Software development is a people-intensive activity, and quality must be considered at every person-to-tool interface. Ensuring a high-quality work environment must address the process of building software products in an automated fashion. This must include tracking CIs to the tools that produced them and the clients that ultimately receive the product. Measuring the end product to ensure high quality is done through tracking the changes made to a product throughout its life cycle. Repeatable management and change control in a documented and measured fashion allows accurate estimation of future efforts. Quality is an ongoing process. The lessons learned in one product must be transferred to new, related products and entire product families.
When planning for SCM in your product development organization, you must first understand the classes of potential problems that can exist. Once the classes are understood, the inherent problems that are causing configuration management issues may be easily identified.
Potential SCM Problem Classes
- Multiple developer syndrome—When you have a project that requires more than one developer, there is the problem with multiple people working on one product base. This could be a test plan, requirements specification, or code. Effort is wasted when two or more people work on the same file and then save it. Without SCM control, the last person to save the file has those changes saved. All the other changes are lost. The simplistic method of locking a file while one person reads it prevents others from simultaneously working on the file.
- Multiple releases—Enhancements to the base product should result in additional releases of the product containing the latest changes. Once the second release is available, some users are on an earlier release. Having an SCM makes managing those releases possible. When bugs are reported, changes must be made across all impacted releases. As new features become available in the product, they must be made available to all current users, no matter what the release date.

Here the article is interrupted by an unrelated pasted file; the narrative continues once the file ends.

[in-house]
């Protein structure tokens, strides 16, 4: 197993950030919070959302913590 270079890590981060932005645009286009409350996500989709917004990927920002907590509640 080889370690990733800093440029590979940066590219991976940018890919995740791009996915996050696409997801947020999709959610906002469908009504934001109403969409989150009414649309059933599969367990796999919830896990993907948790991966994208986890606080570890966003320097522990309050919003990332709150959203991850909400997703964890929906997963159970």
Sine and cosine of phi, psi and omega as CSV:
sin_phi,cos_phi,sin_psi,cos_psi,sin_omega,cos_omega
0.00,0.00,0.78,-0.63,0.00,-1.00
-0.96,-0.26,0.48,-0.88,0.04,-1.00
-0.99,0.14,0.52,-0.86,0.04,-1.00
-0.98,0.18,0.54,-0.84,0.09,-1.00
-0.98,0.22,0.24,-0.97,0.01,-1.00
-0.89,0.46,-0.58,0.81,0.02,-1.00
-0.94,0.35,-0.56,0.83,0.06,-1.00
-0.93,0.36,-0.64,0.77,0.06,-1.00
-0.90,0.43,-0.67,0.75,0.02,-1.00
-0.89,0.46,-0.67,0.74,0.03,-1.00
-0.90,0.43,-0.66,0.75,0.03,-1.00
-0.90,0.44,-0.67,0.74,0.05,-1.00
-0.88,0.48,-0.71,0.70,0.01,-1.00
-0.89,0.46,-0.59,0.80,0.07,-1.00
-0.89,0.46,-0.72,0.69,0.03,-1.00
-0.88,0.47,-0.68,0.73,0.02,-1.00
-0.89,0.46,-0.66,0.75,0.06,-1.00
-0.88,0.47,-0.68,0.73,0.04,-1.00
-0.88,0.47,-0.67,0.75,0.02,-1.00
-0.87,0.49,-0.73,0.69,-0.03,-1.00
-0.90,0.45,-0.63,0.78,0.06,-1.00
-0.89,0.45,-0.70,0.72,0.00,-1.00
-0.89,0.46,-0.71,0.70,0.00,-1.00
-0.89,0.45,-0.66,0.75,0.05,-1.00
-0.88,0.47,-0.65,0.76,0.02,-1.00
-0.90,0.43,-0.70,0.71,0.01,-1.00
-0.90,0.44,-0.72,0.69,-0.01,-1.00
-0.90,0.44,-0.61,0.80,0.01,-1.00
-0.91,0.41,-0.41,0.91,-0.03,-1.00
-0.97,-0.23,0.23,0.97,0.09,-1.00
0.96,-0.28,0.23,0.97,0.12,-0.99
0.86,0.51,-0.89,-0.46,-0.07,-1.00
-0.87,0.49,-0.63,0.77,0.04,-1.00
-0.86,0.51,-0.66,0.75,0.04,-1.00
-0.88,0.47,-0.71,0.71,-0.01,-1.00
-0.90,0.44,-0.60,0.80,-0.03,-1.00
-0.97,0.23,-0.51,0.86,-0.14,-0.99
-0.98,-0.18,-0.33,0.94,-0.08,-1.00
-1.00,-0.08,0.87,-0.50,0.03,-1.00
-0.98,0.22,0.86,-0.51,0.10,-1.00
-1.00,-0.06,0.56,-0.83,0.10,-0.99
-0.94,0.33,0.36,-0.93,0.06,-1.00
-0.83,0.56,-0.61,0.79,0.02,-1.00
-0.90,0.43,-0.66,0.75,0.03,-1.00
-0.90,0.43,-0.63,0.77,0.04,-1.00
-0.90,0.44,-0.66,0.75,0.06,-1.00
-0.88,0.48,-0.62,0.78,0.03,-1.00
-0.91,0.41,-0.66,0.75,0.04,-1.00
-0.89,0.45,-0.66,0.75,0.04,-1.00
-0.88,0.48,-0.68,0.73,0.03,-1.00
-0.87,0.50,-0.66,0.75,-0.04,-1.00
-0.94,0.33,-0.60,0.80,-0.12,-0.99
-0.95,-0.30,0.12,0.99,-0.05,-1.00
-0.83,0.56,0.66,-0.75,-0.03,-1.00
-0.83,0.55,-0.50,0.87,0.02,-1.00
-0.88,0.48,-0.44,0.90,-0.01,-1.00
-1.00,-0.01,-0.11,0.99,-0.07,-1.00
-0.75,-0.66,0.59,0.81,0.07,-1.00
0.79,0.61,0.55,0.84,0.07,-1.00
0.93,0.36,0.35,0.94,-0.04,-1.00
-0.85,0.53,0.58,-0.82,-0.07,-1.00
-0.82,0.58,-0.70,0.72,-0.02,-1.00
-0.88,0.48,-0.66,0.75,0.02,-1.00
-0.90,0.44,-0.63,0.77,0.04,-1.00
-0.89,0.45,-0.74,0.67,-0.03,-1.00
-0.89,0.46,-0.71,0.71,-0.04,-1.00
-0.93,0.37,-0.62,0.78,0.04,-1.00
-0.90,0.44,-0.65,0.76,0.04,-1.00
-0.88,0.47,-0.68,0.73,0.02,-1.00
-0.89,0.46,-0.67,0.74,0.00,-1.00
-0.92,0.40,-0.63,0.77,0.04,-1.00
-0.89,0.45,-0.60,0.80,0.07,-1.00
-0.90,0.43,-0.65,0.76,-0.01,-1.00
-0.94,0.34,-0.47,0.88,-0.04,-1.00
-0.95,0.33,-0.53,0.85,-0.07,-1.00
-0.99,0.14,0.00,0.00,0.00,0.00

- Product family—As products are built that offer the same capabilities across a heterogeneous set of hardware platforms, both the common and the platform-specific software bases must be managed. If a product operates on four versions of Windows, three versions of Unix, Red Hat Linux, and FreeBSD the user manual may be significantly the same. But there is a different installation process for all nine platforms. Without SCM, nine individual manuals must be written and maintained. With SCM, one documentation configuration item with nine versions will suffice, with the differences being only the installation procedure.
- Requirements change—The first law of systems engineering is that no matter where we are in the system life cycle, the system/software will change, and the desire to change it will persist throughout the life cycle. Dealing with this change represents a major management challenge. Having an SCM in place will ease the management of these changes to the requirements of the products that will occur. An SCM allows the easy identification of feature sets that group the requirements satisfied by a release or version of the product. These feature sets are tracked through development to delivery.
- Schedule change—As requirements change, so must the schedule. Mapping the feature sets for release to the schedule allows project managers to more accurately estimate the effort required for generating that next release. Having the SCM in place allows the project manager to look at historic effort levels in getting out releases. This is an enormous aid in estimating the “what if” scenarios that result from taking on new product users or providing customized solutions to other clients.
- Software changes—No product developer has the luxury to write code once and forget about it. Along with requirements and schedules, the software being developed changes in response to those other changes. Software is not static. That is its inherent power. It can be changed, so it will be changed. SCM systems track those changes so that, if the wrong change is made, a previous working version is available. This capability alone has saved enormous amounts of time as developers have tried out specific solutions that did not work in the product environment and were able to rapidly back up to a working version.